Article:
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Is there a better, smarter way of structuring a metric vs imperial conversion table than the one below?

I.e. for a spreadsheet for calculating storage / shipping costs for products whose suppliers use different unit systems.

Thanks in advance!

Length

Metric                Imperial

1 mm                  0.03937 in
1 cm        10 mm     0.3937 in
1 m         100 cm    1.0936 yd

Imperial              Metric

1 in                  2.54 cm
1 ft        12 in     0.3048 m
1 yd        3 ft      0.9144 m

Volume

Metric                Imperial

1 cm3                 0.0610 in3
1 dm3     1,000 cm3   0.0353 ft3
1 m3      1,000 dm3   1.3080 yd3
1 l       1 dm3       1.76 pt

Imperial              Metric

1 in3                 16.387 cm3
1 ft3     1,728 in3   0.0283 m3
1 fl oz               28.413 ml
1 pt      20 fl oz    0.5683 l

USA measure                               Metric

1 fl oz               1.0408 uk fl oz     29.574 ml
1 pint (16 fl oz)     0.8327 uk pt        0.4731 l
1 gallon              0.8327 uk gal       3.7854 l

Mass

Metric                Imperial

1 mg                  0.0154 grain
1 g      1,000 mg     0.0353 oz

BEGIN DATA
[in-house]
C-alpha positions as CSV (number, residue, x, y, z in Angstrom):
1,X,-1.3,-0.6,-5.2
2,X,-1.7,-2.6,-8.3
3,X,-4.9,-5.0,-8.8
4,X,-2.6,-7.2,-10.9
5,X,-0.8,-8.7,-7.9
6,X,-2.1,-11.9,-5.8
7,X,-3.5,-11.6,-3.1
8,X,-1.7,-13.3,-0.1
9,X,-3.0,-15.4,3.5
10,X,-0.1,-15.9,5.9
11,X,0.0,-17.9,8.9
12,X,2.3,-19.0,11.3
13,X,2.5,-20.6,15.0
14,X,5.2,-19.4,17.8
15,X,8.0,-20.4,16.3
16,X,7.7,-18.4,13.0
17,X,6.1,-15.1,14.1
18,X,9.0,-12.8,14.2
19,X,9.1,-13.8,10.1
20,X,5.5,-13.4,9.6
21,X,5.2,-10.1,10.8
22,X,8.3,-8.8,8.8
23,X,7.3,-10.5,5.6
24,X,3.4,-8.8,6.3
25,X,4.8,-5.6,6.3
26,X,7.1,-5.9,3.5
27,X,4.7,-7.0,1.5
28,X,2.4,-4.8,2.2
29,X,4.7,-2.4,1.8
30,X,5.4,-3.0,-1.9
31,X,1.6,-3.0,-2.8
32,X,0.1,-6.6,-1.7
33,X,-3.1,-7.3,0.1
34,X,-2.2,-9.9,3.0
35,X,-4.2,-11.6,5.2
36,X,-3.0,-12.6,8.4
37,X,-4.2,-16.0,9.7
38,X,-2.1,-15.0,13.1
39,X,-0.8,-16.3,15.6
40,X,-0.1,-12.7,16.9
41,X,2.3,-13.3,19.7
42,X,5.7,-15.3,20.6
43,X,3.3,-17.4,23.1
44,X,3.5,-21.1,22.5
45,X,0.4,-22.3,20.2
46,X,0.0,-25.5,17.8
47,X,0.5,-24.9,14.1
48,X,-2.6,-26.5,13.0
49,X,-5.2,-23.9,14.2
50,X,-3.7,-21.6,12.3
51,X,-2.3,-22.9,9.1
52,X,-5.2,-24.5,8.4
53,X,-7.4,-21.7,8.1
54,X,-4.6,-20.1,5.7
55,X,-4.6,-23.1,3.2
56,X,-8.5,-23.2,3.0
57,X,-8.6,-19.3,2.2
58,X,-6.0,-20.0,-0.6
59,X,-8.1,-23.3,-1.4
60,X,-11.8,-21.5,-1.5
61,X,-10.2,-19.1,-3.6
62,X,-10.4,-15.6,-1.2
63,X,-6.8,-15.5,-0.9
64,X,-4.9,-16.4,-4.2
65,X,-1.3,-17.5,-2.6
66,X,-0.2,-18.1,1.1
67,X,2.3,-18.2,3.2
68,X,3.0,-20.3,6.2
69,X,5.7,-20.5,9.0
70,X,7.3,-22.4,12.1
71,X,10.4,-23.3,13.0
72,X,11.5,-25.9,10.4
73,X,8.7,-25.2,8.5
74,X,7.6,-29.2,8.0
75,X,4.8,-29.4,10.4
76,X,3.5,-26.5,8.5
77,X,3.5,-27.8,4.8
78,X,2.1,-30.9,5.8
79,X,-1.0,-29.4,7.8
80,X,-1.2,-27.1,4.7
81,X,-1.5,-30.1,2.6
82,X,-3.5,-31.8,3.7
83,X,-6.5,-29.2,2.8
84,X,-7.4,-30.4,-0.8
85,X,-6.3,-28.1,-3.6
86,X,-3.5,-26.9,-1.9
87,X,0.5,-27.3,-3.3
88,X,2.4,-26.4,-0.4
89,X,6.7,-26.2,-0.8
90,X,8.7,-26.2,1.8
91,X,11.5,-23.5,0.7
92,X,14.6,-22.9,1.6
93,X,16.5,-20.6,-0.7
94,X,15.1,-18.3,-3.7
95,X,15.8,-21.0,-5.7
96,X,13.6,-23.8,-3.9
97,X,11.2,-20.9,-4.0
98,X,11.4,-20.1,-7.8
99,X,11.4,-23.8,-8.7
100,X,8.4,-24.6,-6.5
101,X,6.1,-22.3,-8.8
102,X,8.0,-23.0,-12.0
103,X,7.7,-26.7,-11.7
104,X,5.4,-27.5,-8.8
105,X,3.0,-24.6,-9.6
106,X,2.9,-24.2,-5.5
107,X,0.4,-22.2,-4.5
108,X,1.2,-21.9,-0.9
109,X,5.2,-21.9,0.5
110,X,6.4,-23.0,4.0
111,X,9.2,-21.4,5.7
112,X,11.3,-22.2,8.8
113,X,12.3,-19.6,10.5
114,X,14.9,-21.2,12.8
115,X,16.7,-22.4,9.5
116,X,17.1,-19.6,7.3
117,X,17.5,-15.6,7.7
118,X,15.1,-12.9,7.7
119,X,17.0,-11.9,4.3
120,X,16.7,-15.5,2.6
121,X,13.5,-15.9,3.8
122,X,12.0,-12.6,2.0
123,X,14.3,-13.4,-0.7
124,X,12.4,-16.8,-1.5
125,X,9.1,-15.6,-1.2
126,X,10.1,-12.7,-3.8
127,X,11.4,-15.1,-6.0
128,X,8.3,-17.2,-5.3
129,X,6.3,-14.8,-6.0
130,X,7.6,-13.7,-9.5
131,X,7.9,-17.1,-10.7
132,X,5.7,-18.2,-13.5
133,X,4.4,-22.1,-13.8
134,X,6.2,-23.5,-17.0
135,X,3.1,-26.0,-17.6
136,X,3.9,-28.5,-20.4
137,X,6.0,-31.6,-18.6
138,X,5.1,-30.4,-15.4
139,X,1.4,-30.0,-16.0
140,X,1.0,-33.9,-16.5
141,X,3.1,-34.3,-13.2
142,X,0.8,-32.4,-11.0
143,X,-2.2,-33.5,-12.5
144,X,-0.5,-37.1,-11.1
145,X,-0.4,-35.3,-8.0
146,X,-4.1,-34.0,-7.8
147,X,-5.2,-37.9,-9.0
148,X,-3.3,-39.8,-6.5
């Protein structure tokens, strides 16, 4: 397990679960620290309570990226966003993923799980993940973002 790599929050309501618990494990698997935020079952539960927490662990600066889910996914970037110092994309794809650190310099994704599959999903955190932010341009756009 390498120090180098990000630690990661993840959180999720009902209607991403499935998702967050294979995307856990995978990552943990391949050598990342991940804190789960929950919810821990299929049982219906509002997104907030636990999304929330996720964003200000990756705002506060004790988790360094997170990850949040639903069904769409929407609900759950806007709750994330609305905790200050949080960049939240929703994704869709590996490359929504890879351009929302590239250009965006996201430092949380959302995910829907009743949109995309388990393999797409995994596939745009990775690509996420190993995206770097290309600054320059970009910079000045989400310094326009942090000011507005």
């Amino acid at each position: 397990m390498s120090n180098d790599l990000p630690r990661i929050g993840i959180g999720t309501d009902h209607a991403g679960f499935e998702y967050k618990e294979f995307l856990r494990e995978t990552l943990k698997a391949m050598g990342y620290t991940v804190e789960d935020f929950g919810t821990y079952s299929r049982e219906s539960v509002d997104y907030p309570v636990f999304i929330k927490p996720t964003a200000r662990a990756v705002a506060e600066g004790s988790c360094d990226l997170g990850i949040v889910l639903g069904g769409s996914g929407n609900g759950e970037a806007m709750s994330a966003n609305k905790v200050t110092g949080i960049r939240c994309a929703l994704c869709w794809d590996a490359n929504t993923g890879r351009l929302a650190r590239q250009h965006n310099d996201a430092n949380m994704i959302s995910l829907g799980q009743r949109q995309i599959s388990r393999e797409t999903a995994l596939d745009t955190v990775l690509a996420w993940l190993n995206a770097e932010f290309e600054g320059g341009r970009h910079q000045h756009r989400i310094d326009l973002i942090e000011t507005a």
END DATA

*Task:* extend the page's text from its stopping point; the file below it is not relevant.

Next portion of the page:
1 kg     1,000 g      2.2046 lb

Imperial              Metric

1 oz     437.5 grain  28.35 g
1 lb     16 oz        0.4536 kg
1 stone  14 lb        6.3503 kg
1 cwt    112 lb       50.802 kg

Edit

Length:  1 m = N in / N ft / N yd
Volume:  1 m3 = N in3 / N ft3 / N yd3
Weight:  1 kg = N oz / N lb
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1 Answer 1

If 1g = .0353 oz, then 2g = 2 * 1g = 2 * .0353 oz. All you need to do is program the ratios and then multiply times that actual number of units.

Example 1lb = .4536 kg

thus for ever one pound there are .4536kg

EDIT

To simplify the table just base everything on one unit then find the number of that unit in each of the other units you want to convert to. Then when converting always use that base unit as an intermediate for conversions.

share|improve this answer
    
Sure, I get that, but can the tables I've provided be simplified somehow? –  Mark Boulder Jun 23 '12 at 21:05
    
See updated answer –  secretformula Jun 23 '12 at 21:30
    
Could it be done as simple as this? See the edit above! –  Mark Boulder Jun 24 '12 at 11:26
    
Yes that is exactly what I was saying, sorry I didn't have time to post out a table. Then when you are converting you always convert from the given unit to what your "standard unit" then to the new unit –  secretformula Jun 24 '12 at 13:20

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